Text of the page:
Hepatic pedicle clamping (HPC) is widely used to control intraoperative bleeding during hepatectomy; intermittent HPC is better tolerated but is associated with blood loss during each period of reperfusion. Recently, it has been shown that ischemic preconditioning (IP) reduces the ischemia-reperfusion damage for up to 30 minutes of continuous clamping in healthy liver. We evaluated the safety of IP for more prolonged periods of continuous clamping in 42 consecutive patients with healthy liver submitted to hepatectomy. IP was used in 21 patients (group A); mean +/- SD of liver ischemia was 54 +/- 19 minutes (range, 27-110; in 7 cases >60 minutes). In the other 21 patients, continuous clamping alone was used (Group B); liver ischemia lasted 36 +/- 14 minutes (range, 13-70; in 2 cases >60 minutes). Two patients in Group A (9.5%) and 3 in Group B (14.2%) received blood transfusions. In spite of the longer duration of ischemia (P=.001), patients with IP had lower aspartate aminotransferase (AST; P=.03) and alanine aminotransferase (ALT; P=not significant) at postoperative day 1, with a similar trend at postoperative day 3. This was reconfirmed by multiple regression analysis, which showed that although postoperative transaminases increased with increasing duration of ischemia and of the operation in both groups, the increases were significantly smaller (P<.001) with the use of preconditioning. In conclusion, the present study confirms that IP is safe and effective for liver resection in healthy liver and is also better tolerated than continuous clamping alone for prolonged periods of ischemia. This technique should be preferred to continuous clamping alone in healthy liver. Additional studies are needed to assess the role of IP in cirrhotic liver and to compare IP with intermittent clamping.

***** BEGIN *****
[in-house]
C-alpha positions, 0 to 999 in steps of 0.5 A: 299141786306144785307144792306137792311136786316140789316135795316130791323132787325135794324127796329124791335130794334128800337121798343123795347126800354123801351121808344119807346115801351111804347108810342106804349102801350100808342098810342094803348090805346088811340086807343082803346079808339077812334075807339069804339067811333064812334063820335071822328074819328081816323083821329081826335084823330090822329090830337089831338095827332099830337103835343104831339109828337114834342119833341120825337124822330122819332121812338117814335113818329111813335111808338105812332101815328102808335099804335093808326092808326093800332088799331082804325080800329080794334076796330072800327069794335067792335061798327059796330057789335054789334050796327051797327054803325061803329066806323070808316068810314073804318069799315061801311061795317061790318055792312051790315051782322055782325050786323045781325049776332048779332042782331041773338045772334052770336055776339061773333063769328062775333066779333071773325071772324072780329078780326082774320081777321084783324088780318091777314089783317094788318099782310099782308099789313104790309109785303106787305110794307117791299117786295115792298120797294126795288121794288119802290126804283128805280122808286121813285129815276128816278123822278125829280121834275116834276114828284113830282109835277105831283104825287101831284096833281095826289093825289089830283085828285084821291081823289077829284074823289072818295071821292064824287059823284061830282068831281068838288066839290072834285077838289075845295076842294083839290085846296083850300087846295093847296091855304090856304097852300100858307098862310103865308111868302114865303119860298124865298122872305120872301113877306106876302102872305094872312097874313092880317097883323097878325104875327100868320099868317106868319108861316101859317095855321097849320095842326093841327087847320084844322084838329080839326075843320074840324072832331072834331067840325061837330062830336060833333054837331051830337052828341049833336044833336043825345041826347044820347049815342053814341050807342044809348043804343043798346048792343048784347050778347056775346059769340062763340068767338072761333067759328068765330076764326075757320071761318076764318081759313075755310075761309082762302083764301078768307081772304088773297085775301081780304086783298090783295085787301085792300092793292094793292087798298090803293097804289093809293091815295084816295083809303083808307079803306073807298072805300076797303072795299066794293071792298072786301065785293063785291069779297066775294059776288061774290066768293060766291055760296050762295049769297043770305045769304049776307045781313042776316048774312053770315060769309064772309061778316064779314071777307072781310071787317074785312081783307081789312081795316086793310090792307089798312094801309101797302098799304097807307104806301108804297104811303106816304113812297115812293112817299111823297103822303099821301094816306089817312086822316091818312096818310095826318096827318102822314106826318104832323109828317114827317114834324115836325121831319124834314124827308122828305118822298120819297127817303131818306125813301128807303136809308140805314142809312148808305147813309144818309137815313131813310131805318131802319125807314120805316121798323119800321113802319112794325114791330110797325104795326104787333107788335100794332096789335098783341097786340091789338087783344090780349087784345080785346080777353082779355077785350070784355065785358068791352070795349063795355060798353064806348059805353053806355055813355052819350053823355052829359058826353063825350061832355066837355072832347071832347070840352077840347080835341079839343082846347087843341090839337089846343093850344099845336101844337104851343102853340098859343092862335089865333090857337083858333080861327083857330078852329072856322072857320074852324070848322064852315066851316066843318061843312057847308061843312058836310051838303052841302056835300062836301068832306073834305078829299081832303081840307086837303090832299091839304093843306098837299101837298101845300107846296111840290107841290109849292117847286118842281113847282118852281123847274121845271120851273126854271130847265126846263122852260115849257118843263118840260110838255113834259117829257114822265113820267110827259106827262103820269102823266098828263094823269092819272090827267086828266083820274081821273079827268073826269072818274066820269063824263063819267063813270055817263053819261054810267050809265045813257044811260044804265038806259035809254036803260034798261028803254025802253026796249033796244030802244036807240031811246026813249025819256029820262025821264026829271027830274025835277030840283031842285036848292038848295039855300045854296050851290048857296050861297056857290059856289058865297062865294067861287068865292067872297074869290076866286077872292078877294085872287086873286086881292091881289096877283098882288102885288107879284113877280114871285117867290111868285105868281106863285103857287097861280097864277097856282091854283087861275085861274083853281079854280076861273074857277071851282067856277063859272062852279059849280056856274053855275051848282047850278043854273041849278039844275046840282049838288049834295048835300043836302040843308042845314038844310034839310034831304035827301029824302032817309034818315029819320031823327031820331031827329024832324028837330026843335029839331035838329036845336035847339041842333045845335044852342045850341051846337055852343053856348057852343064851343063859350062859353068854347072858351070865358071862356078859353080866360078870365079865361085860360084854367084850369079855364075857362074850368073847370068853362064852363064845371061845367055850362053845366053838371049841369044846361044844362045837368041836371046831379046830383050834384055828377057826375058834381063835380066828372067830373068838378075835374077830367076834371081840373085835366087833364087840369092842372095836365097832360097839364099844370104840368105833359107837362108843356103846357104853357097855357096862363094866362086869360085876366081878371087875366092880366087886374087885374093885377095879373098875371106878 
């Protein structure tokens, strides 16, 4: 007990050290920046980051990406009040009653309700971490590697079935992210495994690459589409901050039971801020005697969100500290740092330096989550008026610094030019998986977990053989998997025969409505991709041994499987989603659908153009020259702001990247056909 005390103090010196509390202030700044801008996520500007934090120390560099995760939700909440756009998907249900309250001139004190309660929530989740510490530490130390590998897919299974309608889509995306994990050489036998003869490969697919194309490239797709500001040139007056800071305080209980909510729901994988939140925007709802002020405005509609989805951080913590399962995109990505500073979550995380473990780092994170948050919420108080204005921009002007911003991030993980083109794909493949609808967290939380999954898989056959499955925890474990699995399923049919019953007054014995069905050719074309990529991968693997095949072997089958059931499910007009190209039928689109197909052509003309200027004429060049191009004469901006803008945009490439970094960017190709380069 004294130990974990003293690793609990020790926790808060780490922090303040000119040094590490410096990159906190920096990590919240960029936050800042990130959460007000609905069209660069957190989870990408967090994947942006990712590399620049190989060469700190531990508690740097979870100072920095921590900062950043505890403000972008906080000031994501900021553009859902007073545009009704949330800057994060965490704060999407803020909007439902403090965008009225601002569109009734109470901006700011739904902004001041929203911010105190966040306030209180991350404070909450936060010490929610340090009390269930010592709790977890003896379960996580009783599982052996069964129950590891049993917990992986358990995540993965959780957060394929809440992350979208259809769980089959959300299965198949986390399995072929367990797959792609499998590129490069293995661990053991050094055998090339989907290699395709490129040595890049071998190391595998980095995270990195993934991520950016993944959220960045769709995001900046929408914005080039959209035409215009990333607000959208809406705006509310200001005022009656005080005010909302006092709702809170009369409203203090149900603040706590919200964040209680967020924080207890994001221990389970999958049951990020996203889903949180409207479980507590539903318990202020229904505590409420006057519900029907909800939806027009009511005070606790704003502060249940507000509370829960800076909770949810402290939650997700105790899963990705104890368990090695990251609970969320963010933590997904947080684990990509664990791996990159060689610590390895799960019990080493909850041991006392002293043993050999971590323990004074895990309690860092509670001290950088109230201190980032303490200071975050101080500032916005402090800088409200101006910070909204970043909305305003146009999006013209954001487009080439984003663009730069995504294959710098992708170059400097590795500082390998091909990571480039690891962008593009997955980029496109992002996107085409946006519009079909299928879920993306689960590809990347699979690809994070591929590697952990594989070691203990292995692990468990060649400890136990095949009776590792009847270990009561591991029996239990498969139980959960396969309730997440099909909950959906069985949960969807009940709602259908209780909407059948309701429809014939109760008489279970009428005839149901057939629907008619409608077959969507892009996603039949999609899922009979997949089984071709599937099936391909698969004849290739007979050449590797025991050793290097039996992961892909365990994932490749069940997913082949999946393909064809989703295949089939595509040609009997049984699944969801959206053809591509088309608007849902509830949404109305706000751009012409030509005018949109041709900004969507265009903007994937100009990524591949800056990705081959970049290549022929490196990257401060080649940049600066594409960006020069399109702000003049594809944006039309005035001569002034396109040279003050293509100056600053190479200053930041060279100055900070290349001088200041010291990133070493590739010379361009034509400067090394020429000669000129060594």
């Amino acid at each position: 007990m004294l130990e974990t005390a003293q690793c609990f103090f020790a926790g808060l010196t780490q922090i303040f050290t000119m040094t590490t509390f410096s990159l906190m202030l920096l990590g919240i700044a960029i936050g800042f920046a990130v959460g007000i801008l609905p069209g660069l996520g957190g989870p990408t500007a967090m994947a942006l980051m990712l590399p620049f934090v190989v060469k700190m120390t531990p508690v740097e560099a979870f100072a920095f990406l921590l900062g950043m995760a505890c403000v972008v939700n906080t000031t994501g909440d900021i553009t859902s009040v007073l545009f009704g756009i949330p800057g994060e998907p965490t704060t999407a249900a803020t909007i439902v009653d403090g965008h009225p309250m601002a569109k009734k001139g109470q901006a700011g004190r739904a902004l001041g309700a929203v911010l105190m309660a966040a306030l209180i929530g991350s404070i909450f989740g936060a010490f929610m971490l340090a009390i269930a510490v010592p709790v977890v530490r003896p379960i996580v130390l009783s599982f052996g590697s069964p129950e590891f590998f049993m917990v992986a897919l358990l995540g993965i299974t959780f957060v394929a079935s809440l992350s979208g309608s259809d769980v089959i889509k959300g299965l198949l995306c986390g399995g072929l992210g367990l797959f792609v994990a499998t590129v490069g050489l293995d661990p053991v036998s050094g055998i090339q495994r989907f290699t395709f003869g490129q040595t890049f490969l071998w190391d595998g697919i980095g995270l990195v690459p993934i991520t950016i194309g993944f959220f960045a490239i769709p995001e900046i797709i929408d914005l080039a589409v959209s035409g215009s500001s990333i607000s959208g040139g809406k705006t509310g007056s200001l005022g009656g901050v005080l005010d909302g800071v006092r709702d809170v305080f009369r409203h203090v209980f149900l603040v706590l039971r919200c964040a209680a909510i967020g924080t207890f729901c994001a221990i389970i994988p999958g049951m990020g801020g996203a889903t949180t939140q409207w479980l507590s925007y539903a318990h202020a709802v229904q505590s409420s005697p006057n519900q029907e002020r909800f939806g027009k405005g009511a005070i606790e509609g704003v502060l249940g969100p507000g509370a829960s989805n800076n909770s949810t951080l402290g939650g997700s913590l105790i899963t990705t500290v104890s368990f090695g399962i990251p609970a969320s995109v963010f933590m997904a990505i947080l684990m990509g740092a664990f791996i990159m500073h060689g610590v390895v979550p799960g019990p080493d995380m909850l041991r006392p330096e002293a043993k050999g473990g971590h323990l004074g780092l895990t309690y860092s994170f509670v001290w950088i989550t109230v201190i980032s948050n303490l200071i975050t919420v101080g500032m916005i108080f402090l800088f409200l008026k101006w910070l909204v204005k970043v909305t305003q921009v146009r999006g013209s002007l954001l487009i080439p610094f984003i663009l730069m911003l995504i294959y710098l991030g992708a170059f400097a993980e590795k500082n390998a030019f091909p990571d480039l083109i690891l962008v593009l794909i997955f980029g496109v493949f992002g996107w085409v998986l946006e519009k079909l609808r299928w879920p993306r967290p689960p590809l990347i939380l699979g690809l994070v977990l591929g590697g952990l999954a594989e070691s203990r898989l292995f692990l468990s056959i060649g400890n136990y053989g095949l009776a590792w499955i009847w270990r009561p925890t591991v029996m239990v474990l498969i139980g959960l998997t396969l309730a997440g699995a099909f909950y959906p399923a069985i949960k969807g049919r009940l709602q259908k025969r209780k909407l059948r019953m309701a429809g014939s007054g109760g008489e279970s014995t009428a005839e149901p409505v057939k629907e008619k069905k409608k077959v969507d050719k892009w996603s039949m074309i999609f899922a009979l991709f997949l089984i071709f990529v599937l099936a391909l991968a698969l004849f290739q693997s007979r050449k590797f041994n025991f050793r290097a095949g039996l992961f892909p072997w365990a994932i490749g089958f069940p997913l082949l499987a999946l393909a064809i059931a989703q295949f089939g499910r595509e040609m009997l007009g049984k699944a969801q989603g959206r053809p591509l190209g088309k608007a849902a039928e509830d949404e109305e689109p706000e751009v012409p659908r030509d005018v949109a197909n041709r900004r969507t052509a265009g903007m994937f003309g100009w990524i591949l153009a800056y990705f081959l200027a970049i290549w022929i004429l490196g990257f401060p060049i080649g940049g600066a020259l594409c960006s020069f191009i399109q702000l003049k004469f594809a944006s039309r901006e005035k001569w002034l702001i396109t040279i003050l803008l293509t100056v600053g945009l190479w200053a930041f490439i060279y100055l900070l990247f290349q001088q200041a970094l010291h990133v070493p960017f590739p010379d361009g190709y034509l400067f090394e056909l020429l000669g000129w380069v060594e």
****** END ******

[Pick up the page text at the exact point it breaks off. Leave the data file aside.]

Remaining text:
- Liver ischemia
- Pedicle clamping